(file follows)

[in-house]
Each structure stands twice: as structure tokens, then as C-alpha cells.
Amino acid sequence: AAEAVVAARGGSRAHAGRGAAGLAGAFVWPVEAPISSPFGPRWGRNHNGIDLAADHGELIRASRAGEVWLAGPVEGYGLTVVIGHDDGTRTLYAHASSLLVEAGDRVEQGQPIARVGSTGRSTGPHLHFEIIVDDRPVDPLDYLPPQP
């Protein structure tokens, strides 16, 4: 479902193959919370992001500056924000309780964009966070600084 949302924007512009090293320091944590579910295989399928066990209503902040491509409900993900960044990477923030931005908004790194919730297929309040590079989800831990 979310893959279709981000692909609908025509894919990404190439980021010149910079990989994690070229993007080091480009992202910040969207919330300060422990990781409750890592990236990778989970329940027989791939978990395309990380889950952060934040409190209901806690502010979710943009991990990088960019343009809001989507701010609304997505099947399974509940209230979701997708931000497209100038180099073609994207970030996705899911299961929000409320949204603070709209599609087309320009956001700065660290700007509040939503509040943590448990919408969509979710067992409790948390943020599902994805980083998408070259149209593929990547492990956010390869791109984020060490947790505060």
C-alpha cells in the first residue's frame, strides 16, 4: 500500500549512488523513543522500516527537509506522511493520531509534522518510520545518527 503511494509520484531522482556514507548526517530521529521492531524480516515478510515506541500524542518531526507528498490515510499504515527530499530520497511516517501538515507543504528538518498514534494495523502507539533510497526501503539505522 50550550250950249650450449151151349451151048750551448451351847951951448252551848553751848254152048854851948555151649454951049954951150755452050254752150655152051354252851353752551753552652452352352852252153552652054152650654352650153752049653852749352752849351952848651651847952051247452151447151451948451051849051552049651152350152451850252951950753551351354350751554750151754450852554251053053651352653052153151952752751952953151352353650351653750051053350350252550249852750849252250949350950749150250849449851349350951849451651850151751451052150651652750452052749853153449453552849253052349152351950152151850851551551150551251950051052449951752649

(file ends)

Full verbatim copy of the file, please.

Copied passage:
[in-house]
Each structure stands twice: as structure tokens, then as C-alpha cells.
Amino acid sequence: AAEAVVAARGGSRAHAGRGAAGLAGAFVWPVEAPISSPFGPRWGRNHNGIDLAADHGELIRASRAGEVWLAGPVEGYGLTVVIGHDDGTRTLYAHASSLLVEAGDRVEQGQPIARVGSTGRSTGPHLHFEIIVDDRPVDPLDYLPPQP
């Protein structure tokens, strides 16, 4: 479902193959919370992001500056924000309780964009966070600084 949302924007512009090293320091944590579910295989399928066990209503902040491509409900993900960044990477923030931005908004790194919730297929309040590079989800831990 979310893959279709981000692909609908025509894919990404190439980021010149910079990989994690070229993007080091480009992202910040969207919330300060422990990781409750890592990236990778989970329940027989791939978990395309990380889950952060934040409190209901806690502010979710943009991990990088960019343009809001989507701010609304997505099947399974509940209230979701997708931000497209100038180099073609994207970030996705899911299961929000409320949204603070709209599609087309320009956001700065660290700007509040939503509040943590448990919408969509979710067992409790948390943020599902994805980083998408070259149209593929990547492990956010390869791109984020060490947790505060």
C-alpha cells in the first residue's frame, strides 16, 4: 500500500549512488523513543522500516527537509506522511493520531509534522518510520545518527 503511494509520484531522482556514507548526517530521529521492531524480516515478510515506541500524542518531526507528498490515510499504515527530499530520497511516517501538515507543504528538518498514534494495523502507539533510497526501503539505522 50550550250950249650450449151151349451151048750551448451351847951951448252551848553751848254152048854851948555151649454951049954951150755452050254752150655152051354252851353752551753552652452352352852252153552652054152650654352650153752049653852749352752849351952848651651847952051247452151447151451948451051849051552049651152350152451850252951950753551351354350751554750151754450852554251053053651352653052153151952752751952953151352353650351653750051053350350252550249852750849252250949350950749150250849449851349350951849451651850151751451052150651652750452052749853153449453552849253052349152351950152151850851551551150551251950051052449951752649